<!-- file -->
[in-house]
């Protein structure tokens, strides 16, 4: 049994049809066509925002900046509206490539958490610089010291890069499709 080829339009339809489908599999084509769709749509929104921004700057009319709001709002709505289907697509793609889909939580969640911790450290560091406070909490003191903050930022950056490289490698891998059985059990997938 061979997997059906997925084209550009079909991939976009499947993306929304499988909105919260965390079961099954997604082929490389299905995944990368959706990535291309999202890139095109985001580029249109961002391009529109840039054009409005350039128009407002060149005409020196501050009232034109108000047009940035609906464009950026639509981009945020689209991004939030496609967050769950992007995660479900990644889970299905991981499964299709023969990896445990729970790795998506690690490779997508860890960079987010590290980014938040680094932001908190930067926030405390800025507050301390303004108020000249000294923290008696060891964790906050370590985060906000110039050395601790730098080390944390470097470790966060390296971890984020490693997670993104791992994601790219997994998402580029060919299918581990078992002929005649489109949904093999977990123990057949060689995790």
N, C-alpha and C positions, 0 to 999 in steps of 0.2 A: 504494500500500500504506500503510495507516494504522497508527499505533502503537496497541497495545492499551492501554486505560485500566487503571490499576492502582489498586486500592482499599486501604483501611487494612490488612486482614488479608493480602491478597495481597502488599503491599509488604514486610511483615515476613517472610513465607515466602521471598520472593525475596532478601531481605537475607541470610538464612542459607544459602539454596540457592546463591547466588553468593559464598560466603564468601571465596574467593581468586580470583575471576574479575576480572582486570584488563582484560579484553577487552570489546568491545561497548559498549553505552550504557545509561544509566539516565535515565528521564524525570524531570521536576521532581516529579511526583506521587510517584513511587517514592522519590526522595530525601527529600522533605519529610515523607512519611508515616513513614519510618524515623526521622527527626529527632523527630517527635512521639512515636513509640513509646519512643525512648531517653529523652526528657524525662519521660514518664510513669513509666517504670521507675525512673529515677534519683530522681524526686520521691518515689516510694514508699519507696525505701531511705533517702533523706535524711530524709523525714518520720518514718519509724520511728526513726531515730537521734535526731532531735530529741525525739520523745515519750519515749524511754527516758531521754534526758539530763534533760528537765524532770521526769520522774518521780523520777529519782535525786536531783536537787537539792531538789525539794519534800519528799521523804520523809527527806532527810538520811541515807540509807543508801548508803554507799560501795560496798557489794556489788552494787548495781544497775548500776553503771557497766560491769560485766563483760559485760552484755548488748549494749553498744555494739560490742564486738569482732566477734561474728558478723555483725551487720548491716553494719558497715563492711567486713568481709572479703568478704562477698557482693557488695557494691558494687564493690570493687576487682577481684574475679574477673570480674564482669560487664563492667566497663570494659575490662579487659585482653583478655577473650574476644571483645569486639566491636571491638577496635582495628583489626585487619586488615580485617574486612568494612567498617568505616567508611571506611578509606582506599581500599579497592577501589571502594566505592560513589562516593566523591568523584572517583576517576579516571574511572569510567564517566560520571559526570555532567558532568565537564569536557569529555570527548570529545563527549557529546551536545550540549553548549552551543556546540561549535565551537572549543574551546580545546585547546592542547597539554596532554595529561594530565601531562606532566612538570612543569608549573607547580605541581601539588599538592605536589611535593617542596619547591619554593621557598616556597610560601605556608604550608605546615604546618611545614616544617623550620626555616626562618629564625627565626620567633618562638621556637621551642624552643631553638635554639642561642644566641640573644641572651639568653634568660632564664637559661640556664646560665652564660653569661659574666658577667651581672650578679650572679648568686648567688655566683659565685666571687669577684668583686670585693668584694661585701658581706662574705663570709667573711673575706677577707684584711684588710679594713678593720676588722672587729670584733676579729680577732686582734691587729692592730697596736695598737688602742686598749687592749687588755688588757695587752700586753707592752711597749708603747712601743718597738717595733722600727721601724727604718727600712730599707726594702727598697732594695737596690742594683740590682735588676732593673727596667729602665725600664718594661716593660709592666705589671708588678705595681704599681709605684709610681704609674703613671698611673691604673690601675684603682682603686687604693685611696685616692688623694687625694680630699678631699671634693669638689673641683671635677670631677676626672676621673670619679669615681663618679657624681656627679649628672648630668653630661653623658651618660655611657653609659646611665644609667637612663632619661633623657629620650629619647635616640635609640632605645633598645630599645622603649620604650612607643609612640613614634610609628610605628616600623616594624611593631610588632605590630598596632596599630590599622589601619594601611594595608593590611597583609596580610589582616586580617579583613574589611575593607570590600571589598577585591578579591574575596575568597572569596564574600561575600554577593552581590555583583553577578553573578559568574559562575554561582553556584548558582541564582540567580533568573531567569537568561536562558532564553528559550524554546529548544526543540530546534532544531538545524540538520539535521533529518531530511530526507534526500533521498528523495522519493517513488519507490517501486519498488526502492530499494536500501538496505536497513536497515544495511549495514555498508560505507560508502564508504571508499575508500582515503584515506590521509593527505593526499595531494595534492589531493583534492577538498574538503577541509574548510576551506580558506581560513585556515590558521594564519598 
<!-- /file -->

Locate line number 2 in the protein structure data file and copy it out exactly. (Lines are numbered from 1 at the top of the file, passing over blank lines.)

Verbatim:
């Protein structure tokens, strides 16, 4: 049994049809066509925002900046509206490539958490610089010291890069499709 080829339009339809489908599999084509769709749509929104921004700057009319709001709002709505289907697509793609889909939580969640911790450290560091406070909490003191903050930022950056490289490698891998059985059990997938 061979997997059906997925084209550009079909991939976009499947993306929304499988909105919260965390079961099954997604082929490389299905995944990368959706990535291309999202890139095109985001580029249109961002391009529109840039054009409005350039128009407002060149005409020196501050009232034109108000047009940035609906464009950026639509981009945020689209991004939030496609967050769950992007995660479900990644889970299905991981499964299709023969990896445990729970790795998506690690490779997508860890960079987010590290980014938040680094932001908190930067926030405390800025507050301390303004108020000249000294923290008696060891964790906050370590985060906000110039050395601790730098080390944390470097470790966060390296971890984020490693997670993104791992994601790219997994998402580029060919299918581990078992002929005649489109949904093999977990123990057949060689995790």